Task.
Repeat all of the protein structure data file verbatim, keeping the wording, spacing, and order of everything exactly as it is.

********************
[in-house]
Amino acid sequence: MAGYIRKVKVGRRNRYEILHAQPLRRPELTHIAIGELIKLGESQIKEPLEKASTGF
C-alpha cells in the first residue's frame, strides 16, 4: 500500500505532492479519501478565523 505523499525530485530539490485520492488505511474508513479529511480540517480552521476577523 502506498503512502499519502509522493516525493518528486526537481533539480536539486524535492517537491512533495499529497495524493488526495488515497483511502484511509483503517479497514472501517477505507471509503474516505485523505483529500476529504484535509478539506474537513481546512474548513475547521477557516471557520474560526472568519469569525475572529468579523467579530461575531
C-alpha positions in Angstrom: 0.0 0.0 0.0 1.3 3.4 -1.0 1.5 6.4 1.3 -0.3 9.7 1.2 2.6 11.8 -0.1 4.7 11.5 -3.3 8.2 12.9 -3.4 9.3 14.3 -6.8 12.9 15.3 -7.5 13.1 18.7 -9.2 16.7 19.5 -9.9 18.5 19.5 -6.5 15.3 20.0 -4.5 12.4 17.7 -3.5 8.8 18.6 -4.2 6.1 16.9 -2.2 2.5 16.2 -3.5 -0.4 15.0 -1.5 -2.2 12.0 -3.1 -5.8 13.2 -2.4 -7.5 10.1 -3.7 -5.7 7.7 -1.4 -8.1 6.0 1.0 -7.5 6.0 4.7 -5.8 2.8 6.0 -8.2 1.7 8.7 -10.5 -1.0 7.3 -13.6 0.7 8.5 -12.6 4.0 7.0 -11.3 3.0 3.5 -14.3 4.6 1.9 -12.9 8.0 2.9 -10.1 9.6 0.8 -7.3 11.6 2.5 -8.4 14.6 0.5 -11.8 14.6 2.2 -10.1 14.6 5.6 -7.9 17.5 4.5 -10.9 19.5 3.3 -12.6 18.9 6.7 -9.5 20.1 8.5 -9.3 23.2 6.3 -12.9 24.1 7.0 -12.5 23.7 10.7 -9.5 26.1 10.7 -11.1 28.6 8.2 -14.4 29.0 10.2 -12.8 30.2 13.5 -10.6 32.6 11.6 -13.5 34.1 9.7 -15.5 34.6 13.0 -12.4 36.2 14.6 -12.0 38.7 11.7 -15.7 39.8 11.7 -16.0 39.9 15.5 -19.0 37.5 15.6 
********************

[in-house]
Amino acid sequence: MAGYIRKVKVGRRNRYEILHAQPLRRPELTHIAIGELIKLGESQIKEPLEKASTGF
C-alpha cells in the first residue's frame, strides 16, 4: 500500500505532492479519501478565523 505523499525530485530539490485520492488505511474508513479529511480540517480552521476577523 502506498503512502499519502509522493516525493518528486526537481533539480536539486524535492517537491512533495499529497495524493488526495488515497483511502484511509483503517479497514472501517477505507471509503474516505485523505483529500476529504484535509478539506474537513481546512474548513475547521477557516471557520474560526472568519469569525475572529468579523467579530461575531
C-alpha positions in Angstrom: 0.0 0.0 0.0 1.3 3.4 -1.0 1.5 6.4 1.3 -0.3 9.7 1.2 2.6 11.8 -0.1 4.7 11.5 -3.3 8.2 12.9 -3.4 9.3 14.3 -6.8 12.9 15.3 -7.5 13.1 18.7 -9.2 16.7 19.5 -9.9 18.5 19.5 -6.5 15.3 20.0 -4.5 12.4 17.7 -3.5 8.8 18.6 -4.2 6.1 16.9 -2.2 2.5 16.2 -3.5 -0.4 15.0 -1.5 -2.2 12.0 -3.1 -5.8 13.2 -2.4 -7.5 10.1 -3.7 -5.7 7.7 -1.4 -8.1 6.0 1.0 -7.5 6.0 4.7 -5.8 2.8 6.0 -8.2 1.7 8.7 -10.5 -1.0 7.3 -13.6 0.7 8.5 -12.6 4.0 7.0 -11.3 3.0 3.5 -14.3 4.6 1.9 -12.9 8.0 2.9 -10.1 9.6 0.8 -7.3 11.6 2.5 -8.4 14.6 0.5 -11.8 14.6 2.2 -10.1 14.6 5.6 -7.9 17.5 4.5 -10.9 19.5 3.3 -12.6 18.9 6.7 -9.5 20.1 8.5 -9.3 23.2 6.3 -12.9 24.1 7.0 -12.5 23.7 10.7 -9.5 26.1 10.7 -11.1 28.6 8.2 -14.4 29.0 10.2 -12.8 30.2 13.5 -10.6 32.6 11.6 -13.5 34.1 9.7 -15.5 34.6 13.0 -12.4 36.2 14.6 -12.0 38.7 11.7 -15.7 39.8 11.7 -16.0 39.9 15.5 -19.0 37.5 15.6 